The town of Banff is one of the most popular tourist destinations in Canada, attracting close to 5 million visitors a year. Some popular activities in the area include white water rafting, hiking, mountain biking, relaxing in the hot springs and skiing at the local resorts Sunshine Village, Norquay and Lake Louise. You can also do day-trips from Banff to other ski areas like Kicking Horse, Revelstoke, Castle Mountain and Panorama Resort. The town is also renowned for having a wild nightlife. I guess that what happens when you can get a pint for a $1 and a high-ball for $1.75 on the locals nights.
9. Mount Rundle
Along with Cascade Mountain to the north, Mount Rundle is one of the two most distinctive mountains around the town of Banff. It is a fun and grueling 9-hour hike to the summit at 2,948 m (9,672 ft). The top part of the mountain (above the tree-line) is called the Dragon’s Back and it is a sketchy scramble to the edge to peer over the side of the mountain where it drops 1000s of feet to Banff Springs Golf Course below.
Coming down Sulphur Mountain road from the Hot Springs and RimRock Hotel, there is a smaller peak near the Bow River that appears to pointing to the heavens (or maybe it’s just my imagination). Also, there is a beautiful waterfall coming off the mountain in the spring on the Banff Spring Golf Course side.
10. Lake Louise
Lake Louise is a popular tourist town at the southern end of the Icefields Parkway. The town is very laid back and the Chateau Lake Louise is a beautiful resort to walk around. The must-do hike in the area is to the Beehives and the mellow atmosphere of the English Tea House in the mountain wilderness. This picture is taken from the Lake Louise ski resort across the valley.
11. Castle Mountain
Castle Mountain marks the half-way point between Banff and Lake Louise. Although it looks like a difficult hike from the front, it’s an easy scrambled up the back side of the mountain to the summit.
The river bend below Castle Mountain is a great starting point for rafting down the Bow River. It is a relatively smooth 3 hour raft in the summer from Castle Mountain back to the town of Banff.
12. The Northern Lights
The Northern Lights, or Aurora Borealis, is a natural light display in the sky caused by the collision of charged particles directed by the Earth’s magnetic field. The best time to see them in Banff is in August and September, usually at 3 a.m. or just before sunrise.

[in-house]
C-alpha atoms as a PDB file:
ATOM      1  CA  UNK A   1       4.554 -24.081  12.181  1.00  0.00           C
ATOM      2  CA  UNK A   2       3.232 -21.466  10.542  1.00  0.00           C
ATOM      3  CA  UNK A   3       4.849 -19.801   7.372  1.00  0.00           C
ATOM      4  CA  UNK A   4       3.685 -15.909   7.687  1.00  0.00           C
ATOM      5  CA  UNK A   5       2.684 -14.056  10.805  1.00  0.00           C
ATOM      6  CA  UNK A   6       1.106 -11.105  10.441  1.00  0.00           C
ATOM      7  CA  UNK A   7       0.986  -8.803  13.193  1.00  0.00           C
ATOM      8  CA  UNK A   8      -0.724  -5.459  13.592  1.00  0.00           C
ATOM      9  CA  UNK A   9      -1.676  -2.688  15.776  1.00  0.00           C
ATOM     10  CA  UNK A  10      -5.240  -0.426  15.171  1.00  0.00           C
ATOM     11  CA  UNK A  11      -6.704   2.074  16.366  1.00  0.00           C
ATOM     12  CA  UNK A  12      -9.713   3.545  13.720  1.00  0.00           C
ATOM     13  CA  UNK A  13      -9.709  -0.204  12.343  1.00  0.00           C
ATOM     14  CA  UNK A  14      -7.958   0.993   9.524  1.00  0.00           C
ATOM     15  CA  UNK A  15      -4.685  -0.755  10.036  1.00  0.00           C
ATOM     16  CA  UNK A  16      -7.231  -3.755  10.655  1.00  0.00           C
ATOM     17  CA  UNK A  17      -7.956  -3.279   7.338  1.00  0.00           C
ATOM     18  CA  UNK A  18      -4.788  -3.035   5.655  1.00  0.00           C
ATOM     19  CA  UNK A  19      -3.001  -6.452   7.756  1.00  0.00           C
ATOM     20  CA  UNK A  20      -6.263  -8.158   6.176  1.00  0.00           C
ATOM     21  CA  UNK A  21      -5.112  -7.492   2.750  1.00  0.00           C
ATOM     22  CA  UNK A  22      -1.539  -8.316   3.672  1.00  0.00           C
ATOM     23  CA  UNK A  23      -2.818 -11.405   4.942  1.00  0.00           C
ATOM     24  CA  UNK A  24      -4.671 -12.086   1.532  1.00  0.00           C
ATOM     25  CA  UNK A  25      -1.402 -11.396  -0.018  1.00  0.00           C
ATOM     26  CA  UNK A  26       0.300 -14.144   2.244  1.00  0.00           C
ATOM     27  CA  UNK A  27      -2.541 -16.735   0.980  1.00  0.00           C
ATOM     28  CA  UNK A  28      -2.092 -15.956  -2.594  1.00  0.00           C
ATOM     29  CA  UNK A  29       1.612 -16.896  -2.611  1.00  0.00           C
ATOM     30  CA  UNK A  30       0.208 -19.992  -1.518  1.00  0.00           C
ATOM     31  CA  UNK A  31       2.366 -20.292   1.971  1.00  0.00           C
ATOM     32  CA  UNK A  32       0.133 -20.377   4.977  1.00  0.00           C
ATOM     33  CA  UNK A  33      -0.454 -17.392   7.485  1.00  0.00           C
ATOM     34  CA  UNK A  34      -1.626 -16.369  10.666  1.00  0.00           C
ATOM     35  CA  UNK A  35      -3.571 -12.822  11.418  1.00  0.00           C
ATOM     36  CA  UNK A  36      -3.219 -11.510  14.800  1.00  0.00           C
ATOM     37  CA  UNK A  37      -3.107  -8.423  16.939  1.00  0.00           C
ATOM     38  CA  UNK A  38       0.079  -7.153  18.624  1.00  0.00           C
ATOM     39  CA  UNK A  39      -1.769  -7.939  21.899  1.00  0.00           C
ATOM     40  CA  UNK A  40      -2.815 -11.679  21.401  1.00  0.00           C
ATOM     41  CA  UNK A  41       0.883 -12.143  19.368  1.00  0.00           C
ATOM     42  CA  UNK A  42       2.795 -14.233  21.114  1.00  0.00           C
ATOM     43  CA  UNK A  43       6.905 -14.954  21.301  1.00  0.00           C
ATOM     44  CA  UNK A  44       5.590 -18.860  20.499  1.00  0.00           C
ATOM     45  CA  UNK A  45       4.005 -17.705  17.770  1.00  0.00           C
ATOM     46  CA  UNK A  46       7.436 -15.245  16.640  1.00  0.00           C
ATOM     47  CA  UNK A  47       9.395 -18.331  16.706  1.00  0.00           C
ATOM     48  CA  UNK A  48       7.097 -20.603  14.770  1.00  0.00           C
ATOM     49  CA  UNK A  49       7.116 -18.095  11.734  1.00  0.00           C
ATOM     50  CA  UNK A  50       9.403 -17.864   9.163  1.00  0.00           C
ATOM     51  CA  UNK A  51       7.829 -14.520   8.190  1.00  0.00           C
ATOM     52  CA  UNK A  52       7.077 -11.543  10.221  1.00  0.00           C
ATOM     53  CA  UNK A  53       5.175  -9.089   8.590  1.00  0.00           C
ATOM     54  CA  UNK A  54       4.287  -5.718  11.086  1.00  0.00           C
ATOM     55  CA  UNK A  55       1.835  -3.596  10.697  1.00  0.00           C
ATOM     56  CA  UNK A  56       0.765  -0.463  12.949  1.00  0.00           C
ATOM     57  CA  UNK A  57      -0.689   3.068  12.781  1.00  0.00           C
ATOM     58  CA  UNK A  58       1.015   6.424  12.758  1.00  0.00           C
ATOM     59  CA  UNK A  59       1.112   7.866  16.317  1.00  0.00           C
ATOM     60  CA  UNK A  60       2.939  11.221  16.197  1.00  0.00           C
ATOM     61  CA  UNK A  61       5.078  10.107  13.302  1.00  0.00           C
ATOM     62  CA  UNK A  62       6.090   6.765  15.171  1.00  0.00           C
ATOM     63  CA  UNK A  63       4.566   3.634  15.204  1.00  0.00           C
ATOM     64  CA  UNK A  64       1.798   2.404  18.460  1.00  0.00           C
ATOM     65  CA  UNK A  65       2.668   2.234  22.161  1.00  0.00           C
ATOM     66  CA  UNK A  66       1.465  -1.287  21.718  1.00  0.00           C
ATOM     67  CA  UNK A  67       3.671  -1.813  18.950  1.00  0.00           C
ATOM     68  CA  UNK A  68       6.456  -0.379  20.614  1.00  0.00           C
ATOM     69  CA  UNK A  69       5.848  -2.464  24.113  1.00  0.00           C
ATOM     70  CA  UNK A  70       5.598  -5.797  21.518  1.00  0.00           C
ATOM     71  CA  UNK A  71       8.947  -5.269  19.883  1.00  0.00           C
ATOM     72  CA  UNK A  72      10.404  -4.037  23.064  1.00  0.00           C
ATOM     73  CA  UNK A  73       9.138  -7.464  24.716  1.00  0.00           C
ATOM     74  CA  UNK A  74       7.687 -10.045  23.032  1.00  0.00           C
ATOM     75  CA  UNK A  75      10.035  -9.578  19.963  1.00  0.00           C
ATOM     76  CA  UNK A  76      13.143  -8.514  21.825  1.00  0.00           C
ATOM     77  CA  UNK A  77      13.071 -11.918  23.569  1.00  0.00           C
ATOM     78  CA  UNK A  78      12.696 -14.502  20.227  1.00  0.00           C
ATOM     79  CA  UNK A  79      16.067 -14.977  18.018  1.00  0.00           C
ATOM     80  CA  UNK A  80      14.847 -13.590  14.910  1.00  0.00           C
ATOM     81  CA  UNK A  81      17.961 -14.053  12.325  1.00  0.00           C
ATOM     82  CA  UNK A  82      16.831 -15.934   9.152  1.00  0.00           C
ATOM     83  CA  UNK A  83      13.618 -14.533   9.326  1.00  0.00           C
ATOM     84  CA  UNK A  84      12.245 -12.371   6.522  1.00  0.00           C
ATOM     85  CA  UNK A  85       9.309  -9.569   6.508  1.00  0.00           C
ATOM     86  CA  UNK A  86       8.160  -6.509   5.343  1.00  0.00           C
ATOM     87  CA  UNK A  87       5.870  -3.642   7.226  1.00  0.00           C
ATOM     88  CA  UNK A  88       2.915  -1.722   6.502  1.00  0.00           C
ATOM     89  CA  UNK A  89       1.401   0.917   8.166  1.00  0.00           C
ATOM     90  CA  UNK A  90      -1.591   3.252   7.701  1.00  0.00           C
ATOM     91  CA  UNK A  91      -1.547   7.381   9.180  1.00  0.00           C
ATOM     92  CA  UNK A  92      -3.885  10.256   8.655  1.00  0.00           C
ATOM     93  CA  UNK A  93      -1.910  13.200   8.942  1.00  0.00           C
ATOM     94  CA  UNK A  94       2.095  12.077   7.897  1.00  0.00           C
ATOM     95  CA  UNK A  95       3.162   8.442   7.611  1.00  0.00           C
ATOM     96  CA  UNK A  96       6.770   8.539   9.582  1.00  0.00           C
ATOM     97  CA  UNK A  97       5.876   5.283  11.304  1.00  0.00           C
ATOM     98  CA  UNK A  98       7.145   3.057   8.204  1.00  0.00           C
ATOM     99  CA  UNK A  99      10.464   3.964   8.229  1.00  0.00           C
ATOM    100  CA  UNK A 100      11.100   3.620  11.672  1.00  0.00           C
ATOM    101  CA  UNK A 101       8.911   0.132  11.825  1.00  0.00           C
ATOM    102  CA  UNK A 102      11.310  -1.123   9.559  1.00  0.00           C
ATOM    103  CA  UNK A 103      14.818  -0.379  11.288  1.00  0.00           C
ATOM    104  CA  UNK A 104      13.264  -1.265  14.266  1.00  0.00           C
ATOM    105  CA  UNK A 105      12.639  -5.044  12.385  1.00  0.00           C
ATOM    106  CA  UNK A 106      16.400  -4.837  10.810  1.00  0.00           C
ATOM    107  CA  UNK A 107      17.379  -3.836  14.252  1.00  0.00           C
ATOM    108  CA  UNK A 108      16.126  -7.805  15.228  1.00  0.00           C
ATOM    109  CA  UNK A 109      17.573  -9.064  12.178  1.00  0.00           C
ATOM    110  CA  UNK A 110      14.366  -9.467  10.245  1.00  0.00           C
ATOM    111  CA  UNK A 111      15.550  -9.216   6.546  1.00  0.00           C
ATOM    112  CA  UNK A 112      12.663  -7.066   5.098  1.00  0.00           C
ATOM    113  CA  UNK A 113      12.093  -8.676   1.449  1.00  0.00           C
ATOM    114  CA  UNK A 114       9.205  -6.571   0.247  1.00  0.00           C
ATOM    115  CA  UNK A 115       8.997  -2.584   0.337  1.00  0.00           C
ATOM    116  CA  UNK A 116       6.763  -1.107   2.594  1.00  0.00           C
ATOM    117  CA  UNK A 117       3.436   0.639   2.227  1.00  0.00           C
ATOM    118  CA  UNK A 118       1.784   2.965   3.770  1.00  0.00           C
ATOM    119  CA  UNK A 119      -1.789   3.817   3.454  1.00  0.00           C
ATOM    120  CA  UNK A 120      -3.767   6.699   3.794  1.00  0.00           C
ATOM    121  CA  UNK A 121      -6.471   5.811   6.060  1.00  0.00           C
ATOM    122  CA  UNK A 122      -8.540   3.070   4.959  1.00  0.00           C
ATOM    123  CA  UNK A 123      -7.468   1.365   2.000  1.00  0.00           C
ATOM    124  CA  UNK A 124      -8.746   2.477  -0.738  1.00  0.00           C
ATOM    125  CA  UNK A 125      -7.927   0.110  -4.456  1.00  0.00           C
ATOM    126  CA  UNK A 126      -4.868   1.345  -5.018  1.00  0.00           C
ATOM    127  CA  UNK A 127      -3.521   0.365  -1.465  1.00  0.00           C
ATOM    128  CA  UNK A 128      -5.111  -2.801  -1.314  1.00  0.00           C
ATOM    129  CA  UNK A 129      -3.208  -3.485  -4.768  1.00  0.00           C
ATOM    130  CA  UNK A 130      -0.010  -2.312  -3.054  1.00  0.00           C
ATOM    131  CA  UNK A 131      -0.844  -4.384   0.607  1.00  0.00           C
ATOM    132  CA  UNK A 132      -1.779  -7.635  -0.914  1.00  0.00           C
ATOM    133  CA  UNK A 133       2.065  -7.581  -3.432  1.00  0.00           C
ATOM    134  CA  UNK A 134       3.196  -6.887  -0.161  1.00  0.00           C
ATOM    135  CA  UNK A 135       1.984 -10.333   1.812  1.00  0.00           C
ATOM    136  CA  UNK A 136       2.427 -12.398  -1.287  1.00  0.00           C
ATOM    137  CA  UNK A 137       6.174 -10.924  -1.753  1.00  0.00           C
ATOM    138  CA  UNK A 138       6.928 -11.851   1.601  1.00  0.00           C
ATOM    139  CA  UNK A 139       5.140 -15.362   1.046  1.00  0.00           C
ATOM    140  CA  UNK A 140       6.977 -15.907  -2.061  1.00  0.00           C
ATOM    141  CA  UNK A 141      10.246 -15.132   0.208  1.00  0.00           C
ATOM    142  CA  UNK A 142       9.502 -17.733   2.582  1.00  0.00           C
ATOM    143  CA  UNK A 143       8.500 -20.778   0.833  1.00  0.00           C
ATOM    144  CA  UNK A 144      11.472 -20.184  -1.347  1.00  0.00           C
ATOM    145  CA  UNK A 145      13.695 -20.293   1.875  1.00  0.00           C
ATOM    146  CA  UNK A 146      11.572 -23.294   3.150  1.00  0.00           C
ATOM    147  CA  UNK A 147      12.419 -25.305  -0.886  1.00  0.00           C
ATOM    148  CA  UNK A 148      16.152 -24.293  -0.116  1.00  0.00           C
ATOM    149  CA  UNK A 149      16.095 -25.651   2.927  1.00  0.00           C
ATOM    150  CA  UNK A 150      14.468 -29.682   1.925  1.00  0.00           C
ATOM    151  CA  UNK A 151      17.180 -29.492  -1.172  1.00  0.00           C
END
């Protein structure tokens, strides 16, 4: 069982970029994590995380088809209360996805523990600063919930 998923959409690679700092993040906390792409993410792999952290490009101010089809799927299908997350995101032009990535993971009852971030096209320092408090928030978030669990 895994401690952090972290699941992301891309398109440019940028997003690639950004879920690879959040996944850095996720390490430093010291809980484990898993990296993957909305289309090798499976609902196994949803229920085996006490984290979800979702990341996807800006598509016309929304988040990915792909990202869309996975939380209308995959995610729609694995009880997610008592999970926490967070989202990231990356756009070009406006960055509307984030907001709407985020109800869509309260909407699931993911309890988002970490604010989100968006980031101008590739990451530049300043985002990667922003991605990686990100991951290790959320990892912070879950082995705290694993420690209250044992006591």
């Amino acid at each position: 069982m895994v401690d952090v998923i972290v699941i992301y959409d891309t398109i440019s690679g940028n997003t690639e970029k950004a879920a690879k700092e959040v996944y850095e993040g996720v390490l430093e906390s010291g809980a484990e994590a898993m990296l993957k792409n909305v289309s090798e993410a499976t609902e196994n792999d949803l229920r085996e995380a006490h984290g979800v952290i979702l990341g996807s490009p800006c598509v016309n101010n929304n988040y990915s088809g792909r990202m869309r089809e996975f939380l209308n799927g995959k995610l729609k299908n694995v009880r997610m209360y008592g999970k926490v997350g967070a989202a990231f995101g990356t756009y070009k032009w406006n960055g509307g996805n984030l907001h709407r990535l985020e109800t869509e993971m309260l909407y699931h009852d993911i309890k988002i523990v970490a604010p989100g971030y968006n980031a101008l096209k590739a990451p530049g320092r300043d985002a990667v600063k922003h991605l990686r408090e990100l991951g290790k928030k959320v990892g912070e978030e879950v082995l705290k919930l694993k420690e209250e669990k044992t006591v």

13. Cave and Basin National Historic Site
This is an interesting place because it is where Canada’s national park system began. The Cave and Basin natural hot spring was “discovered” in 1883 (previous expeditions had recorded references to site as early as 1859) by two workers building the Canadian Pacific Railway who saw its commercial potential. The fact that it was a sacred site to the local First Nations didn’t seem to bother the worker’s conscience so they built a fence around the site and started constructing a cabin for tourists.
Conflicting claims on the site prompted the Canadian government to intervene and in 1885, Prime Mister John A. MacDonald declared a reserve of 26 square kilometres around the Cave and Basin, creating the Banff Hot Springs Reserve. This was the beginning of Canada’s national park system. There are nine natural hot springs along Sulphur Mountain in Banff and a number of hot springs in the park including Banff Upper Hot Springs, Radium Hot Spring and Miette Hot Springs.
People used to swim in the Cave and Basin, until an exotic snail known as the Banff Springs snail was discovered and the government closed the swimming pools to protect this endangered species. The Upper Hot Springs on Sulphur Mountain by the RimRock Resort Hotel is the place to go.
14. The Wildlife
Banff and the Canadian Rockies are one of the best places in the world to see wild animals in their natural environment. In and around the town of Banff you will regularly see Elk, Bighorn Sheep and Mountain Goats. Hiking in the mountains you’ll come across grizzly bears, black bears, mountain caribou, moose, wolves, hoary marmots, wolverines, bald eagles, beavers, owls and cougars.
15. Peyto Lake
Photo Stream: Peyto Lake
Peyto Lake is one of many jaw-droppingly beautiful lakes on the Icefields Parkway.
There you have, the 15 natural wonders of the Canadian Rockies. Honourable mentions go to: